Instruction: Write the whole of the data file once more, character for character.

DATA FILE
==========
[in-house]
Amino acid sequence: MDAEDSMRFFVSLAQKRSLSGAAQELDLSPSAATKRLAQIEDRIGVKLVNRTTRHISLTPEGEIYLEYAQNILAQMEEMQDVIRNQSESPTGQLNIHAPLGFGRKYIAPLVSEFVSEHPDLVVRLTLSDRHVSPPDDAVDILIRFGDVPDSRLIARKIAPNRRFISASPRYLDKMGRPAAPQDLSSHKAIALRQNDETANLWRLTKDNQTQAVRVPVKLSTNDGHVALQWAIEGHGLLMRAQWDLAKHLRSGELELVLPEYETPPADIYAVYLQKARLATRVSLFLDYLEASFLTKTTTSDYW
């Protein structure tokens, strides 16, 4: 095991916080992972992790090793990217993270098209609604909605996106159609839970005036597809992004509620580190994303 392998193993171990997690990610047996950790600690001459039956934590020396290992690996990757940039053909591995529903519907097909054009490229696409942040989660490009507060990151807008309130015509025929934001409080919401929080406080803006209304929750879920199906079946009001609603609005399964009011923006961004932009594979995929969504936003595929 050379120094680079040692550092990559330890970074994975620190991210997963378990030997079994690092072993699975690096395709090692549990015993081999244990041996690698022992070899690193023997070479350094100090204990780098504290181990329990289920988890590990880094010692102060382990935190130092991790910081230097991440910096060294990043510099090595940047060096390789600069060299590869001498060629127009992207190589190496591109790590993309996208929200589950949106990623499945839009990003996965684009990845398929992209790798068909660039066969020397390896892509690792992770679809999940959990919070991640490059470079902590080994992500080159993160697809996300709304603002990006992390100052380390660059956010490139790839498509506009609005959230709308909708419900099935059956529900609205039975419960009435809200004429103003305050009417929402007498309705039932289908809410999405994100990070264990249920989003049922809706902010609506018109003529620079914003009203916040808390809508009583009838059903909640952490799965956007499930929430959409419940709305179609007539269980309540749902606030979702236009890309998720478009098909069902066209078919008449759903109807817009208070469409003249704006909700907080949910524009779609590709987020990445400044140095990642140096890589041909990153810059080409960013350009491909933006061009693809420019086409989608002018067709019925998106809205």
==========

[in-house]
Amino acid sequence: MDAEDSMRFFVSLAQKRSLSGAAQELDLSPSAATKRLAQIEDRIGVKLVNRTTRHISLTPEGEIYLEYAQNILAQMEEMQDVIRNQSESPTGQLNIHAPLGFGRKYIAPLVSEFVSEHPDLVVRLTLSDRHVSPPDDAVDILIRFGDVPDSRLIARKIAPNRRFISASPRYLDKMGRPAAPQDLSSHKAIALRQNDETANLWRLTKDNQTQAVRVPVKLSTNDGHVALQWAIEGHGLLMRAQWDLAKHLRSGELELVLPEYETPPADIYAVYLQKARLATRVSLFLDYLEASFLTKTTTSDYW
């Protein structure tokens, strides 16, 4: 095991916080992972992790090793990217993270098209609604909605996106159609839970005036597809992004509620580190994303 392998193993171990997690990610047996950790600690001459039956934590020396290992690996990757940039053909591995529903519907097909054009490229696409942040989660490009507060990151807008309130015509025929934001409080919401929080406080803006209304929750879920199906079946009001609603609005399964009011923006961004932009594979995929969504936003595929 050379120094680079040692550092990559330890970074994975620190991210997963378990030997079994690092072993699975690096395709090692549990015993081999244990041996690698022992070899690193023997070479350094100090204990780098504290181990329990289920988890590990880094010692102060382990935190130092991790910081230097991440910096060294990043510099090595940047060096390789600069060299590869001498060629127009992207190589190496591109790590993309996208929200589950949106990623499945839009990003996965684009990845398929992209790798068909660039066969020397390896892509690792992770679809999940959990919070991640490059470079902590080994992500080159993160697809996300709304603002990006992390100052380390660059956010490139790839498509506009609005959230709308909708419900099935059956529900609205039975419960009435809200004429103003305050009417929402007498309705039932289908809410999405994100990070264990249920989003049922809706902010609506018109003529620079914003009203916040808390809508009583009838059903909640952490799965956007499930929430959409419940709305179609007539269980309540749902606030979702236009890309998720478009098909069902066209078919008449759903109807817009208070469409003249704006909700907080949910524009779609590709987020990445400044140095990642140096890589041909990153810059080409960013350009491909933006061009693809420019086409989608002018067709019925998106809205």